Verses 16-22Ehud made himself a sword which had two edges, a cubit in length, and he bound it on his right thigh under his cloak. He presented the tribute to Eglon king of Moab. Now Eglon was a very fat man… Ehud came to him while he was sitting alone in his cool roof chamber. And Ehud said, "I have a message from God for you." And he arose from his seat. Ehud stretched out his left hand, took the sword from his right thigh and thrust it into his belly. The handle also went in after the blade, and the fat closed over the blade, for he did not draw the sword out of his belly; and the refuse came out. —Ehud single-handedly assassinated Eglon, the king of the Moabites. Concealing his weapon under his garments undetected on his right thigh (Ehud was left-handed) he gained entrance to the king and thrust his dagger in Eglon’s belly. The resulting confusion led to a great Israelite victory over the Moabites and resulted in an 80-year period of peace in the region they struck down at that time about ten thousand Moabites, all robust and valiant men; and no one escaped. So Moab was subdued that day under the hand of Israel. And the land was undisturbed for eighty years (vv. 29-30).


Application—What we must sometimes do is take action when it comes to championing righteousness. It is not sufficient to just take a stand about God’s will and Word. Like Ehud, we must also do something about the application of that righteousness. Otherwise, the stand we take is nothing but a bunch of words. It is one thing to take a stand against, say, homosexuality or cohabitation. It’s another thing to do something by addressing it, confronting it, and taking appropriate action to change it. We’re not to be at war with the people of the world but the ways of the world.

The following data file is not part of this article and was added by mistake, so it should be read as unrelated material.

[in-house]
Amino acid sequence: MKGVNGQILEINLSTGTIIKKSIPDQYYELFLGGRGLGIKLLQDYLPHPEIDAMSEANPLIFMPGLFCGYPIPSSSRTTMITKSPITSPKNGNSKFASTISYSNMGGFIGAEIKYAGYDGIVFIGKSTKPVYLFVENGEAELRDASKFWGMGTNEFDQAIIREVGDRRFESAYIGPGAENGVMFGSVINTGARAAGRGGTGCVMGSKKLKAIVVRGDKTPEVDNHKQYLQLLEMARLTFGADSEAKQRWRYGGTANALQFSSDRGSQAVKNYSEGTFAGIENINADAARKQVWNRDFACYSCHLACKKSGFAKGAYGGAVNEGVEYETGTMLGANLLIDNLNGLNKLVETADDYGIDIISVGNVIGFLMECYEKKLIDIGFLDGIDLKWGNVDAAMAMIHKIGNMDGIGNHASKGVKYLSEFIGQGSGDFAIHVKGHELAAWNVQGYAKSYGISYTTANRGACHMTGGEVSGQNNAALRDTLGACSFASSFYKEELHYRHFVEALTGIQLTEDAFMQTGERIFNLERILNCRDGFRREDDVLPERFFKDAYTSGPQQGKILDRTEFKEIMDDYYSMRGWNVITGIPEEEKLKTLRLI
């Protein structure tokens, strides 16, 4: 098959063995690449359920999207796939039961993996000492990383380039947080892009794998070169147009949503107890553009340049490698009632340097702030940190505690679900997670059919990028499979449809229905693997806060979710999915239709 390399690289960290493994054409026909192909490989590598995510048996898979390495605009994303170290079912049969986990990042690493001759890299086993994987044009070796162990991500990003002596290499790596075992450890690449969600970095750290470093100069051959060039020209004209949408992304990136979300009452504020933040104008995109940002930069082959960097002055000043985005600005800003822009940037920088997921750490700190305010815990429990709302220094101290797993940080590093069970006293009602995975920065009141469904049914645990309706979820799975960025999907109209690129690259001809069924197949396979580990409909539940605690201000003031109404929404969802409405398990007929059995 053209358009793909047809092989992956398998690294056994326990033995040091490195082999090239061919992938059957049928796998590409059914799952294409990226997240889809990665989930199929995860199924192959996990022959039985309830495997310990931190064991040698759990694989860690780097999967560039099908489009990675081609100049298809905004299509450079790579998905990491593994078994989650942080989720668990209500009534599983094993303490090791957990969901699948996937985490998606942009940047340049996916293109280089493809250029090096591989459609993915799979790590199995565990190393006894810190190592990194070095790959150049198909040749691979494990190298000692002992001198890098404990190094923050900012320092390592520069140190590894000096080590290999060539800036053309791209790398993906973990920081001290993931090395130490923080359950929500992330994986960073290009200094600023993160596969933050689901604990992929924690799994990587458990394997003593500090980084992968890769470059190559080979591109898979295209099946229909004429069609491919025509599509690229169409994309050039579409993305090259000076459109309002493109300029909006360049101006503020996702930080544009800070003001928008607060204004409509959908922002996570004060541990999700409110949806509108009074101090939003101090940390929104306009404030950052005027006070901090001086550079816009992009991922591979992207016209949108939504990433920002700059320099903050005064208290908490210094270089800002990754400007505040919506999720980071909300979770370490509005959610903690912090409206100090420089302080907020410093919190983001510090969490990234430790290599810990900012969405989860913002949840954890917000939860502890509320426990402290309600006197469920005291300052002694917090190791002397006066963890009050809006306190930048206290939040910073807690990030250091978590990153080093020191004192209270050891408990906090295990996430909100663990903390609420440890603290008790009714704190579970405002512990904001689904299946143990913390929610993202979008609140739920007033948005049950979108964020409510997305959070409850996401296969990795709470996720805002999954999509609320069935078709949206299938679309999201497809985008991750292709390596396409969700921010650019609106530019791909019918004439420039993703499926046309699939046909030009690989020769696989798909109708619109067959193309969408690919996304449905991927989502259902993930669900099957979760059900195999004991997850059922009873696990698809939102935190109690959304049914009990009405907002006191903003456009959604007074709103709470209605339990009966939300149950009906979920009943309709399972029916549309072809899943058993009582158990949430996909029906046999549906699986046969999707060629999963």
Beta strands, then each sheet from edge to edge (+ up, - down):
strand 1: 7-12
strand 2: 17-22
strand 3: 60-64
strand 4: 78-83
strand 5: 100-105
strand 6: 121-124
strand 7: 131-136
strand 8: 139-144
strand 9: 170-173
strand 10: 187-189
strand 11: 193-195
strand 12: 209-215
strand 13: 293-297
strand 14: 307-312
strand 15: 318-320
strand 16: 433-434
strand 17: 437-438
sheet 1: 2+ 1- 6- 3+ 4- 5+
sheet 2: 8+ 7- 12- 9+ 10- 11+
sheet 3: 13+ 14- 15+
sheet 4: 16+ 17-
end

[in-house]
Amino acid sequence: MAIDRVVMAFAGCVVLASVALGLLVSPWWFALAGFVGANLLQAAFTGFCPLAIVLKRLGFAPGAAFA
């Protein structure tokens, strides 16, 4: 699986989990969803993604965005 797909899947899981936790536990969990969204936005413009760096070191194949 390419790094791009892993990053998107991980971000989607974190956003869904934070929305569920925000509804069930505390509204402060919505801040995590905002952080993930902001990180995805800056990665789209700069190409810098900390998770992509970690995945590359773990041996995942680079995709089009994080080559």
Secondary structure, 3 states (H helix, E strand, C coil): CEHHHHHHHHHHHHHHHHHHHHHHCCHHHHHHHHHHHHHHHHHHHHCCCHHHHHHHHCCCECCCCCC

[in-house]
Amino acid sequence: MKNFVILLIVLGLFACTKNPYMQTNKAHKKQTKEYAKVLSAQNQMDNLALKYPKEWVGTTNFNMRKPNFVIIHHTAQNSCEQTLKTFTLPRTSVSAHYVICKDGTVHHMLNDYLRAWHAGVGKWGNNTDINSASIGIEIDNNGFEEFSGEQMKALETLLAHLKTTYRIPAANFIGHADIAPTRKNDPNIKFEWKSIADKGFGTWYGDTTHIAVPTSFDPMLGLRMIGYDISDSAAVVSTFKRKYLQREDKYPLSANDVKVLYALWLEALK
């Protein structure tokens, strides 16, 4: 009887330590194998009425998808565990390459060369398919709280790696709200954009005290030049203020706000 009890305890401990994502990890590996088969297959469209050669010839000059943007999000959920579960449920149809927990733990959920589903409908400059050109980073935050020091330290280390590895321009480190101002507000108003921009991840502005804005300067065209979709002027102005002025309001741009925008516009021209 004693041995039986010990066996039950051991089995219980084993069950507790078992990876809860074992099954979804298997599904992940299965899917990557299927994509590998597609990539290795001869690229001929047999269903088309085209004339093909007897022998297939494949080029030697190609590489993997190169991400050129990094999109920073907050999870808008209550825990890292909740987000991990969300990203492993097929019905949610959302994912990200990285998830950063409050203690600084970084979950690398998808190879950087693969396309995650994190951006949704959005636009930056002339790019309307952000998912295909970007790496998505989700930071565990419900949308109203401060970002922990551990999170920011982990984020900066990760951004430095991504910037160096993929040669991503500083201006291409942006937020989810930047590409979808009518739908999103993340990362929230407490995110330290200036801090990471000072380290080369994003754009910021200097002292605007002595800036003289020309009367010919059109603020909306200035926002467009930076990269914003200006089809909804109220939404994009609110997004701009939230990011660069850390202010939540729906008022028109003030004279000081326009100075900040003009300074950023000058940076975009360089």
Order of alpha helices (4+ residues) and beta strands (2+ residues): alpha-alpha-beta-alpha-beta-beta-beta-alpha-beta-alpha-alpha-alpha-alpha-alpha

A Review of Judges 19-21: Benjamin Beating 

One of the most tragic episodes in the history of the region of Benjamin was the tribal civil war which reduced the tribe of Benjamin to a mere six hundred fighting men.


Verse 19:1Now it came about in those days, when there was no king in Israel, that there was a certain Levite staying in the remote part of the hill country of Ephraim, who took a concubine for himself from Bethlehem in Judah. —Unlike most accounts in Judges, the story is entirely an internal problem. There are no Philistines, no Moabites nor any Canaanites mentioned. No famous deliverer like Samson or Deborah emerges. The person who precipitates the drama is known only as a certain Levite. The closing phrase of the entire episode underscores the cavalier spirit that prevailed in Israel at the time due to a lack of central authority in the country when in those days there was no king in Israel; everyone did what was right in his own eyes (Judges 21:25).


Verses 14-15So they passed along and went their way, and the sun set on them near Gibeah which belongs to Benjamin. They turned aside there in order to enter and lodge in Gibeah. When they entered, they sat down in the open square of the city, for no one took them into his house to spend the night. Traveling back home to Ephraim the Levite and his entourage found no immediate hospitality at nightfall in this city. 


Verses 17-18, 21And he lifted up his eyes and saw the traveler in the open square of the city; and the old man said, … I am now going to my house, and no man will take me into his house... So he took him into his house and gave the donkeys fodder, and they washed their feet and ate and drank. One of the main causes of moral decadence in Israel at this time was a self-centered attitude resulting in a complete lack of concern for others. The warm hospitality seen in Bethlehem (verses 4-9) of Judah is contrasted with the indifference of the Benjamites to the needs of a stranger in their midst. The words of the Levite who lived in Ephraim, spoken to another Ephramite in the open square of Gibeah, present a clear testimony against the city of Benjamin and its inhabitants.